Who Cares About Us - page 3
As I write this, I have to pause periodically to cough my brains out. In fact, I'm about the sickest I've ever been in my life. I was diagnosed with pneumonia a few days ago, and wouldn't it figure, this Dx landed on my scheduled... Read More
- 3Jan 7, '13 by LindaBrightI wouldn't doubt that the cold response you got was an effect of that person having "been there, done that" and just getting past it. Or, that person just has little people skills, or maybe was busy. Whatever the reason, I'd try not to take it too personally. I'm glad you're taking the time to care for yourself, though, since that's one of the best ways to make sure you aren't burned out (not to mention getting other nurses or patients sick!). Let it roll off your back and focus on your own health.
- 1Jan 7, '13 by jamie876Quote from mindlorI agree! This is a sad and a bad realityCorporations will exact everything they can from you. Then, once they kill you, they will dance on your grave and then find someone to replace you then repeat the process.
They do not care about you. You are a human resource.
mid2348, I hope you'll get better soon!
- 1Jan 7, '13 by NDXUFanWhen I was in management, people with sickness, where told to feel better and then sent out the door. If I found out on the phone that they were sick, they were issued direct orders to stay home from work and stay home, especially, flu, fever, and especially, pneumonia. I also required a physician's note or letter for them to come back to work and if they did not have one, they were not permitted to work. I was lucky because I had the RN right around the corner, for people who thought about lying about their sickness. People who worked, made everyone else sick, then I had to replace them, more work for me or I would get sick. Making sick people work, that is an a$$ine policy, if I have ever heard one.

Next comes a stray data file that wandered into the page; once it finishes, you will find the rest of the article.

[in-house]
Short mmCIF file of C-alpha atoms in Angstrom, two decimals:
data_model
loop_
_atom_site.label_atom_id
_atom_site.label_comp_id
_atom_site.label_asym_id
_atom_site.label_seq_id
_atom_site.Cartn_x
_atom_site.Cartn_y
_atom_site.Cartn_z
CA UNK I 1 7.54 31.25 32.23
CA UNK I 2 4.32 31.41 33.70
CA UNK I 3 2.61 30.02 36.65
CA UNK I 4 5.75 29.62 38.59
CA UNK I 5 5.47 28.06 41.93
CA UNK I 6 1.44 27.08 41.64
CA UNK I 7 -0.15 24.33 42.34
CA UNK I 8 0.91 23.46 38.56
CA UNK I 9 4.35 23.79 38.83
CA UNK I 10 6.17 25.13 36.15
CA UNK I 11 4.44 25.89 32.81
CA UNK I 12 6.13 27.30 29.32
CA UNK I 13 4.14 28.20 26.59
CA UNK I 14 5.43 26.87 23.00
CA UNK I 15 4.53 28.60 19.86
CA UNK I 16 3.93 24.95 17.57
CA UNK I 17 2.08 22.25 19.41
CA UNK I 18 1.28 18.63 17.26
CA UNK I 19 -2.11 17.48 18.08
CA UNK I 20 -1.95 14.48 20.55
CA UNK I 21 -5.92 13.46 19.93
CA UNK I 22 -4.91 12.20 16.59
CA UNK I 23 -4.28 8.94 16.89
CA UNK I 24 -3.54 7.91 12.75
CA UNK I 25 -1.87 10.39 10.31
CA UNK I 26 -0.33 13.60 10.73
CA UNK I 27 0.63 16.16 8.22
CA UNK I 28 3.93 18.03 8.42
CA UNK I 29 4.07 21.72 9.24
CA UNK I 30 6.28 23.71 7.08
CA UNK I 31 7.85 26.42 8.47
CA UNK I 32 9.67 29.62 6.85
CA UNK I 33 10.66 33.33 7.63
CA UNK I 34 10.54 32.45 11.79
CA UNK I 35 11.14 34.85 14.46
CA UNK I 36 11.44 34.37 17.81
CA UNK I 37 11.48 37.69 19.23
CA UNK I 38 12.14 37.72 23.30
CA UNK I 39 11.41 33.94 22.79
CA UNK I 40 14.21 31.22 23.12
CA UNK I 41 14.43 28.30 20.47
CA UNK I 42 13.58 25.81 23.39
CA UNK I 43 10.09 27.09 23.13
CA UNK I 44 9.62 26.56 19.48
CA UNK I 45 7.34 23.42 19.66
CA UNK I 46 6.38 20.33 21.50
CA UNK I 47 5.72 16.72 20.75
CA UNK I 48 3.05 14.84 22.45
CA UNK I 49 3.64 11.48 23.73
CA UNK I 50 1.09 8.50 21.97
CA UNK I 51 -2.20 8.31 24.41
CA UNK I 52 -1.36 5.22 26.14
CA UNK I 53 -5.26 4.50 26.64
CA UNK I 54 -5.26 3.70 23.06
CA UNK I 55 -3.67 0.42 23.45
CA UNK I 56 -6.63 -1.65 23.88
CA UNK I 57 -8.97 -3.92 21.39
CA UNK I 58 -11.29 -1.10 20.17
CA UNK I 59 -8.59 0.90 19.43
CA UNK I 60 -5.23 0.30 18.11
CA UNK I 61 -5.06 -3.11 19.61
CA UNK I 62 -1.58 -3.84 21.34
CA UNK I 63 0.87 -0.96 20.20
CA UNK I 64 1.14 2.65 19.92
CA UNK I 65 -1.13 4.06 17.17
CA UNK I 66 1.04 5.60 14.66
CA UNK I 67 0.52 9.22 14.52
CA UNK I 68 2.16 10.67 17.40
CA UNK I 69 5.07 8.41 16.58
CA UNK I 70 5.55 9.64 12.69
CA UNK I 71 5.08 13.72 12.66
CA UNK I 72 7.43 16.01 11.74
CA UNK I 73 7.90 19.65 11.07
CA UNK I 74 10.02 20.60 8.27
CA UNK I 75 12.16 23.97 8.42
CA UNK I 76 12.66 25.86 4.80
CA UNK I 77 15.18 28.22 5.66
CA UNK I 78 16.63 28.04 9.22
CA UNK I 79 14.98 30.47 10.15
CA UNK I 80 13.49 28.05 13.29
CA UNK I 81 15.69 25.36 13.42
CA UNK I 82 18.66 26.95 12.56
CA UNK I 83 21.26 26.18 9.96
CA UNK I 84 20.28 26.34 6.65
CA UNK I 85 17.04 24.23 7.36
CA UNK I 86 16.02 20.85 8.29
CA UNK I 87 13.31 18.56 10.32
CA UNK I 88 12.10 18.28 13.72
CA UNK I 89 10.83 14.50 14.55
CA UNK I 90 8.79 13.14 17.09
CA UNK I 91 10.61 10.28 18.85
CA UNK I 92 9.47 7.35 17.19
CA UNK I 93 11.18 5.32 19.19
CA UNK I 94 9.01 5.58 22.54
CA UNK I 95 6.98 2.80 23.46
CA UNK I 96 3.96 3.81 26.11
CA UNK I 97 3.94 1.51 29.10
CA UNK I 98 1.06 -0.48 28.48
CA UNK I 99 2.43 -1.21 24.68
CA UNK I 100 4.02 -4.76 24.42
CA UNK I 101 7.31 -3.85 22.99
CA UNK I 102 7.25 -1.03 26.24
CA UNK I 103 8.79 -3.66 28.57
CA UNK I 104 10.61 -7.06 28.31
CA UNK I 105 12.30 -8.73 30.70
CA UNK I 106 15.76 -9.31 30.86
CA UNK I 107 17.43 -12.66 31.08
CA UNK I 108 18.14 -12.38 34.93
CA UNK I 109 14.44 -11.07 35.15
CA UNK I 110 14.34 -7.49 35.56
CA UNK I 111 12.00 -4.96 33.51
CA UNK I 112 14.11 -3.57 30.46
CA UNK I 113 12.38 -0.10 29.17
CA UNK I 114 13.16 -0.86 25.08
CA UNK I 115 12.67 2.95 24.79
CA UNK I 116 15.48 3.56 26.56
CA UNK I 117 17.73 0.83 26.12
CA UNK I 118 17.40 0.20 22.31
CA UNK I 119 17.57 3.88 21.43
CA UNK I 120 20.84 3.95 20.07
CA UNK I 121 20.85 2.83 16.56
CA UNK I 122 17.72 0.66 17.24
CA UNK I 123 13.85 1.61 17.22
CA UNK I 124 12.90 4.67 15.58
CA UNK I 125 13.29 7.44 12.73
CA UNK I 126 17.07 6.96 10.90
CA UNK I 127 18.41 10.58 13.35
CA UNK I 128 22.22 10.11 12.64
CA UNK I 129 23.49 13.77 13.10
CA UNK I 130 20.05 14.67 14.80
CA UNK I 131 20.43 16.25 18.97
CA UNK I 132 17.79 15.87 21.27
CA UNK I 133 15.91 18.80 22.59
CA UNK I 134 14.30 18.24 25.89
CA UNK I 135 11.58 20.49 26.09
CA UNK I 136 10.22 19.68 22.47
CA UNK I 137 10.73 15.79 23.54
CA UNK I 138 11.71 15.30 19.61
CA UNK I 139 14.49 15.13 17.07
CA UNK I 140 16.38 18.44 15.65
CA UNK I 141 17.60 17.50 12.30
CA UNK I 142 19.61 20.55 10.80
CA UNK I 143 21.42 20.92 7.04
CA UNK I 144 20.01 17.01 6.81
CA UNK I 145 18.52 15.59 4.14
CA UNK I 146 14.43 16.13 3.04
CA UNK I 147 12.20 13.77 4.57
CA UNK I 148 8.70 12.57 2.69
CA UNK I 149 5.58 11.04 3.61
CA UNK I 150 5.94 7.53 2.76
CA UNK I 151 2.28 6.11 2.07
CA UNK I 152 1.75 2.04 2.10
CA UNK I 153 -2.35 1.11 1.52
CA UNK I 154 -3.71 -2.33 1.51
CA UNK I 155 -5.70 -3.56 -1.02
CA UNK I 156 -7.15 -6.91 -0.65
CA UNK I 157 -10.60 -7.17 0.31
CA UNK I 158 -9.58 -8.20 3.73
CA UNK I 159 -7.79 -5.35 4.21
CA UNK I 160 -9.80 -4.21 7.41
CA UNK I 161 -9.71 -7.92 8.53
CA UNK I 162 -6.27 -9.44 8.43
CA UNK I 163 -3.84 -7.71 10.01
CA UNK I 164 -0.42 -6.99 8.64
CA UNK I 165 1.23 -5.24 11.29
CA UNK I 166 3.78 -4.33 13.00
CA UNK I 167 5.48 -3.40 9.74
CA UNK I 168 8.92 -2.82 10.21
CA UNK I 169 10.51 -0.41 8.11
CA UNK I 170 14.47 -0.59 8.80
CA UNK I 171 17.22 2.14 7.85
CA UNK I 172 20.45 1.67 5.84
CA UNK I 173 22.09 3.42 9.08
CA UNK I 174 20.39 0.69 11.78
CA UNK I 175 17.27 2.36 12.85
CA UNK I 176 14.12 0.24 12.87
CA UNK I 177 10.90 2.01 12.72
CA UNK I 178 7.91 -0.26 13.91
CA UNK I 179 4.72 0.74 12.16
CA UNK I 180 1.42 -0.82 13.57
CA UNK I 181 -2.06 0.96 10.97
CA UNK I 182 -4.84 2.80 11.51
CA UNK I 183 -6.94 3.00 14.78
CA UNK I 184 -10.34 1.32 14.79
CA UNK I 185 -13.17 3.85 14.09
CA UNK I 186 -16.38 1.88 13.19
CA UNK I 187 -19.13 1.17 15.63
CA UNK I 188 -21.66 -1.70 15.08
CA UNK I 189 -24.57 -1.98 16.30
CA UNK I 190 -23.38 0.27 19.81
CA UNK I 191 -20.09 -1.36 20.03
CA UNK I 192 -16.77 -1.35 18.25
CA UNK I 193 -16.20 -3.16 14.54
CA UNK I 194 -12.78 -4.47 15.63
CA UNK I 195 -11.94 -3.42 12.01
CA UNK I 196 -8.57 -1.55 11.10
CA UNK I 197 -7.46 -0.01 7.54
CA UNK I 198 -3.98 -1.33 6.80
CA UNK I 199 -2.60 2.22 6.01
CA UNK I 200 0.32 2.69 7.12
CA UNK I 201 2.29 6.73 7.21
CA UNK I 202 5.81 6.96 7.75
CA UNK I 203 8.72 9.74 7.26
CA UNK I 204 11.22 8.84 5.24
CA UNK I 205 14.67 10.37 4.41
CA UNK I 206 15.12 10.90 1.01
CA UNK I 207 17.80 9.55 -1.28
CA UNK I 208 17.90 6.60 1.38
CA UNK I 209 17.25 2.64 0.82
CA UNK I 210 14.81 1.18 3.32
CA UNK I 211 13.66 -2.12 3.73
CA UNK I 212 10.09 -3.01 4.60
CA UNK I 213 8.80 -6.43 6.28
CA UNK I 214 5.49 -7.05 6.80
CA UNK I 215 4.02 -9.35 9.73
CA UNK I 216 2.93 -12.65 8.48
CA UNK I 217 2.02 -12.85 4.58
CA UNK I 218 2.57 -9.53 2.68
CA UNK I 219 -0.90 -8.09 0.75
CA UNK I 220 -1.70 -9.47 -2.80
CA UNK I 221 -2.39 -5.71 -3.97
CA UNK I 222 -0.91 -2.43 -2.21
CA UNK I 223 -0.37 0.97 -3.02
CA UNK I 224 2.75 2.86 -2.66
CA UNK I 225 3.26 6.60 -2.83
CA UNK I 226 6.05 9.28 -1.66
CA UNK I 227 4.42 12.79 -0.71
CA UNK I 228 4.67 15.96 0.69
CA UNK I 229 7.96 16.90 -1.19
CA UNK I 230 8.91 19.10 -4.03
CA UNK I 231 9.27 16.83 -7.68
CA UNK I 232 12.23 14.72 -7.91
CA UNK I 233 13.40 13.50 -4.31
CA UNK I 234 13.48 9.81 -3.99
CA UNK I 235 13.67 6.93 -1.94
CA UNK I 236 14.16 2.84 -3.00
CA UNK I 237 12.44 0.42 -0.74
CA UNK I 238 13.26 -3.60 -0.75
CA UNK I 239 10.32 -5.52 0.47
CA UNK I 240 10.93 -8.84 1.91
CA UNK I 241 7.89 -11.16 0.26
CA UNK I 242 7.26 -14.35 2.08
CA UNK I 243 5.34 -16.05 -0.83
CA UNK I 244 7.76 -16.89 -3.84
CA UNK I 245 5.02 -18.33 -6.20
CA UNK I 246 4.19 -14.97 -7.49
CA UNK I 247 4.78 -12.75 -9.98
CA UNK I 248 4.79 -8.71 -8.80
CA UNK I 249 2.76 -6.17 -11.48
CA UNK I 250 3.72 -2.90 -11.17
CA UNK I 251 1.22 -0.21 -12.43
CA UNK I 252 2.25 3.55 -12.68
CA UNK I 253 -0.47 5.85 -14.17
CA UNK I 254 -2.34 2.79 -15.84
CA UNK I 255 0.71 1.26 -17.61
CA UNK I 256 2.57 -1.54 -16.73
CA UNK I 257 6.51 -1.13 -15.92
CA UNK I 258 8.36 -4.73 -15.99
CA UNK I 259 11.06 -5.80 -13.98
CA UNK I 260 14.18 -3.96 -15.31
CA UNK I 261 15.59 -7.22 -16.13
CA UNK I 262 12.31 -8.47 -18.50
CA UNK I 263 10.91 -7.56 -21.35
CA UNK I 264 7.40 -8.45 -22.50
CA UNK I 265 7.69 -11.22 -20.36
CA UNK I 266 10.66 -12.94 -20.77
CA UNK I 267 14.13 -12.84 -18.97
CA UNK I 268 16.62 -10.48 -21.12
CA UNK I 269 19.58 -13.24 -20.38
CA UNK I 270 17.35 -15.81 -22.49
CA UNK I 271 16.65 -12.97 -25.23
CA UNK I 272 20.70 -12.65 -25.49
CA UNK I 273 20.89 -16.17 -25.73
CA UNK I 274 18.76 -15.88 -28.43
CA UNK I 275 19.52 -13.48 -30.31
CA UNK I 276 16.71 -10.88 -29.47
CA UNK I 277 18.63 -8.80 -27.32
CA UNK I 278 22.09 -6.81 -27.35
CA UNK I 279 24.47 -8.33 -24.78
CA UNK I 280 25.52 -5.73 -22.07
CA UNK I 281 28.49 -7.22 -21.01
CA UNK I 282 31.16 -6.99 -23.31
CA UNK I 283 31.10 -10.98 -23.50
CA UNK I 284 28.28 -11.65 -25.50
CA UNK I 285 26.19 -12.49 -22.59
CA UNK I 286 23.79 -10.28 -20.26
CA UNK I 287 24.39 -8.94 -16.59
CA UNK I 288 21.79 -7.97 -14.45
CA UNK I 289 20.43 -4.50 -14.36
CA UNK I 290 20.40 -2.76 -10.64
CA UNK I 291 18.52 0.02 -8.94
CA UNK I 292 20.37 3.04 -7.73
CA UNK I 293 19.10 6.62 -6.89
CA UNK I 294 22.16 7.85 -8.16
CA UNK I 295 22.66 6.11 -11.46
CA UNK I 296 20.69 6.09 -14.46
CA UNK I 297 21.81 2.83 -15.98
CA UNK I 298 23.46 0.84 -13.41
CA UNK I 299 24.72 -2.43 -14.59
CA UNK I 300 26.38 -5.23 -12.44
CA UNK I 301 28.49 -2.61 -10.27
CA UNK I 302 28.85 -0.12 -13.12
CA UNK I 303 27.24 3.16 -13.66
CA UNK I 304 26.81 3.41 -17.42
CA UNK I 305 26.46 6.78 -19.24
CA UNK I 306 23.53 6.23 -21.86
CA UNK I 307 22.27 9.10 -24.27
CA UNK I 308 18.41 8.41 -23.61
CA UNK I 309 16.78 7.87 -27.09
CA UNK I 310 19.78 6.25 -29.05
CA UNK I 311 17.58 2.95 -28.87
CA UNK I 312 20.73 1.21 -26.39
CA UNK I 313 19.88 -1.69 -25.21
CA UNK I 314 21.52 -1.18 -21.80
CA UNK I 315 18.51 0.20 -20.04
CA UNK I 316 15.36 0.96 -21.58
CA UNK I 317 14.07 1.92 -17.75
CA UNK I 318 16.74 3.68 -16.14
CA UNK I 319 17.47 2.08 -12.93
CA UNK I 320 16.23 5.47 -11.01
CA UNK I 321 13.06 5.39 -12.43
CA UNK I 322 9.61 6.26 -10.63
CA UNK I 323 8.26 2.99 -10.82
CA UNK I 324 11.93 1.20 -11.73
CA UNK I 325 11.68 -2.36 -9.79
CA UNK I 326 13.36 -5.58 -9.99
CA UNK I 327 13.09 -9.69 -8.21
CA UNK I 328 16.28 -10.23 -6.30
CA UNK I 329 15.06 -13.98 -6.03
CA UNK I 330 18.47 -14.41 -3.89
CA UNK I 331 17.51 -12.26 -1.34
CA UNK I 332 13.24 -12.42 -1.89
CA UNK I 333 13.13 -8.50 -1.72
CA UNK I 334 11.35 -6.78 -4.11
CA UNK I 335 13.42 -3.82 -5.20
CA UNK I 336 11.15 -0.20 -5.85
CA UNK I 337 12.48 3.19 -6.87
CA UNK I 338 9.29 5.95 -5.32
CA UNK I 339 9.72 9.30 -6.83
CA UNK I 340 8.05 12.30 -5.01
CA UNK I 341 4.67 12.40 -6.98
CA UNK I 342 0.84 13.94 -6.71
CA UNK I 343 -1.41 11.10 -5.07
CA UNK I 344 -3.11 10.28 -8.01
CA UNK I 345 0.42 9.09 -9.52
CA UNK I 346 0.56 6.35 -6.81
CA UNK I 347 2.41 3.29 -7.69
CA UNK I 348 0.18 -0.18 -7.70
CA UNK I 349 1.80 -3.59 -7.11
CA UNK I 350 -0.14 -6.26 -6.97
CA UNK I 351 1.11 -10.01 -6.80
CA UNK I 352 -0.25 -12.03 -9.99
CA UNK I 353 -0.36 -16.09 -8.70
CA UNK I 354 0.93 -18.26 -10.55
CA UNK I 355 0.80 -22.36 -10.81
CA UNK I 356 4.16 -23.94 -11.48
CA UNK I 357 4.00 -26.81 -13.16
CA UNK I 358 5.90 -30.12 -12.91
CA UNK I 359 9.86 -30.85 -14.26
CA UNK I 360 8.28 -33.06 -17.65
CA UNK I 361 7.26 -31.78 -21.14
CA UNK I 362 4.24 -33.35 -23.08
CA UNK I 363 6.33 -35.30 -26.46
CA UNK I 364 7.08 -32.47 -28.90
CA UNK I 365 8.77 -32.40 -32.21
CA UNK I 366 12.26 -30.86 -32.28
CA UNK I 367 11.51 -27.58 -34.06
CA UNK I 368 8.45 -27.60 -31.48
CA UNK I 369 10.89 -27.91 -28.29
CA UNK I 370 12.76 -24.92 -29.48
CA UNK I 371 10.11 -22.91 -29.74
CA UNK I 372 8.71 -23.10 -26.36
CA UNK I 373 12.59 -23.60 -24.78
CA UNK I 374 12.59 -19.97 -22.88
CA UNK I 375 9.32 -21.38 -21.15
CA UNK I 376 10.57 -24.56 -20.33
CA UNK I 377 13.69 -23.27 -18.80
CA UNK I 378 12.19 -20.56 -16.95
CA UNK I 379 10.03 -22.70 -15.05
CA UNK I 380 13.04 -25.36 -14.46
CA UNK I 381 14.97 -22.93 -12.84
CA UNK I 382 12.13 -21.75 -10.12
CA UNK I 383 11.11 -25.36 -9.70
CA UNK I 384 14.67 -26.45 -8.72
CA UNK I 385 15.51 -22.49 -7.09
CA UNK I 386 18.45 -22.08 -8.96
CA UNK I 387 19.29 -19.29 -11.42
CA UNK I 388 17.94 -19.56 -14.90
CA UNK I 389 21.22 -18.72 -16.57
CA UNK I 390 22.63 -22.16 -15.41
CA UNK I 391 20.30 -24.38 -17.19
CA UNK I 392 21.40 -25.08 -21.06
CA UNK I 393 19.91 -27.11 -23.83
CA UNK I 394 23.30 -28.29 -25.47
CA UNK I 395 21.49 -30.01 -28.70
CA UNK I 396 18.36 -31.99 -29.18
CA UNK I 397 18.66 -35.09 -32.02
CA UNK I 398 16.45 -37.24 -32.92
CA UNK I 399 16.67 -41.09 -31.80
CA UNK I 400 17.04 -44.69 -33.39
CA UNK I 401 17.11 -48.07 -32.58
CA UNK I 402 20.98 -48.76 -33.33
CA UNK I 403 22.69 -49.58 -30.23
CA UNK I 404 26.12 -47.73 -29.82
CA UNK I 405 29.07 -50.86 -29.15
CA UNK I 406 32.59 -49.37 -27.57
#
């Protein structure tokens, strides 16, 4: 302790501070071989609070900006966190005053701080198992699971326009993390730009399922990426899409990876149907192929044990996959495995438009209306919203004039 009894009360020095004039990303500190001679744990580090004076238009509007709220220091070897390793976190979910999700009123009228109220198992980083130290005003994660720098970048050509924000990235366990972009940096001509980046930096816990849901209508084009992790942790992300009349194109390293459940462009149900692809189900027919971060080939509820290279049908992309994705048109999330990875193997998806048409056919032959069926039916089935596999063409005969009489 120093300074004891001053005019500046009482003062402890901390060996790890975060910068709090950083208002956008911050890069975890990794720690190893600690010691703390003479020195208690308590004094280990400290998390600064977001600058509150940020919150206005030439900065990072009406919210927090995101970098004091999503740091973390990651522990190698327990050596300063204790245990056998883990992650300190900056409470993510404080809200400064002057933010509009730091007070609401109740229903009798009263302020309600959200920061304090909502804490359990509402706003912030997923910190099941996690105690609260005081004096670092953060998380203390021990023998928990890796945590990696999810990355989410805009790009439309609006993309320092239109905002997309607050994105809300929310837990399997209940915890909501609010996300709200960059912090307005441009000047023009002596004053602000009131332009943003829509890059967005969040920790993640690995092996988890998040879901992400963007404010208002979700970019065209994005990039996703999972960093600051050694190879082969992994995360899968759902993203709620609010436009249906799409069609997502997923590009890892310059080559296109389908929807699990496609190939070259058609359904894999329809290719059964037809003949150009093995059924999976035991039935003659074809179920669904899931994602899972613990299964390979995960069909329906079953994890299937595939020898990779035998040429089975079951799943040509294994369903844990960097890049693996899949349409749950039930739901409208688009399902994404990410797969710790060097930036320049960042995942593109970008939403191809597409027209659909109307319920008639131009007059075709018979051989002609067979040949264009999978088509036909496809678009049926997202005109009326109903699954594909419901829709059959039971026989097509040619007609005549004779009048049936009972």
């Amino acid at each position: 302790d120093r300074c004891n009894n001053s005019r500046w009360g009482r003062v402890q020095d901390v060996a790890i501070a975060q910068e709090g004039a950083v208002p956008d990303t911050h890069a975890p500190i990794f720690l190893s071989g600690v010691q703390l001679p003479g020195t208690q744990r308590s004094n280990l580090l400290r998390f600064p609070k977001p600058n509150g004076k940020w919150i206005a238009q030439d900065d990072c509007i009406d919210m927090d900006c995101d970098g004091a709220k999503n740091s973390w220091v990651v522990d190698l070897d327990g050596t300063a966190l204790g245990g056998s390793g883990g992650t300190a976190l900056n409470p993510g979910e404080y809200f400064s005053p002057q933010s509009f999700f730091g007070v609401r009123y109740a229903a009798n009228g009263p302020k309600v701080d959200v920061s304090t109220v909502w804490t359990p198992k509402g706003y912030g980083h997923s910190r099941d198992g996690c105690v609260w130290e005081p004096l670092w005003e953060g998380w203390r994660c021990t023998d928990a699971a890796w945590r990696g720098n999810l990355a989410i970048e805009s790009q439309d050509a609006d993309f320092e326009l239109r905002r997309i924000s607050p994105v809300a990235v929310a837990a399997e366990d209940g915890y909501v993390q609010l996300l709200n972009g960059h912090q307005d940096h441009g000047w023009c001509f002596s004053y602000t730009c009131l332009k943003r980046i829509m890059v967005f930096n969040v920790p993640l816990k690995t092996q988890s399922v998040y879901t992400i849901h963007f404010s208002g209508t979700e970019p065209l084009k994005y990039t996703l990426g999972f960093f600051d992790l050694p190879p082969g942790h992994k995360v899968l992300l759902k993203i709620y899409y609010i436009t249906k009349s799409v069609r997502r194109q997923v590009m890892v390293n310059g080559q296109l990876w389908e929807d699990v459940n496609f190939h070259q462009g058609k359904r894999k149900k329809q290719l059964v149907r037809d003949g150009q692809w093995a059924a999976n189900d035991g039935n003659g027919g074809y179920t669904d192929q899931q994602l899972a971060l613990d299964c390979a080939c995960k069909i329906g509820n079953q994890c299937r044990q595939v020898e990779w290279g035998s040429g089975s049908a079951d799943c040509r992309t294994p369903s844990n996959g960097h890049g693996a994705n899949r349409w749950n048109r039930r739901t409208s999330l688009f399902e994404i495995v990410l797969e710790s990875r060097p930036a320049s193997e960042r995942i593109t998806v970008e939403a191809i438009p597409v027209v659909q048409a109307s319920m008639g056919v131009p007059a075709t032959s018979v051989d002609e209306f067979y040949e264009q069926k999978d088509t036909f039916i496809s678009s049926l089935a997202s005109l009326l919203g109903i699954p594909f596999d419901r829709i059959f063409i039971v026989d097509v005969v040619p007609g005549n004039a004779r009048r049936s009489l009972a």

- 0Jan 7, '13 by tokmomI too have been told to come in to work or be written up. When you need your job, you go in, even if running a 102 temp. I didn't work there too much longer because I quit.
My current facility will send people home or encourage them to stay home. We still get people coming in though and it's maddening. We are all dropping like flies, thanks to those that won't call in. Myself and the secretary are one of the few that haven't succumbed to the vomiting, bronchitis, strep and whatever else is going around.
- 5Jan 7, '13 by multi10The occurrences of flu/virus/illness are cyclical and everyone from the CDC to the press is aware of this. Nurses get sick too. However, hospitals choose not to gear up for these inevitable bouts/occurrences, and try to bully or shame sick employees to show up. It just spreads disease around in the exact environment it should not be.
It's just sickening (pun intended). (But the word "pun" makes it sound funny. It's not funny. It's wrong.)
Hospitals need to have reserves of float nurses, agency nurses, and travel nurses to cover during these times. I once staffed a regional hospital and we always could call the agency, or count on float personnel, to cover.
- 2Jan 7, '13 by mid2348Thank you, I'm feeling much better. I think it will be a while before I'm back to normal, but it's a huge improvement from the other night. As for the supervisor, I don't think she's a very happy person in general. In fact, she has never even said hello. She's one of several hospital supervisors, and the others are much more personable. They at least know my name lol!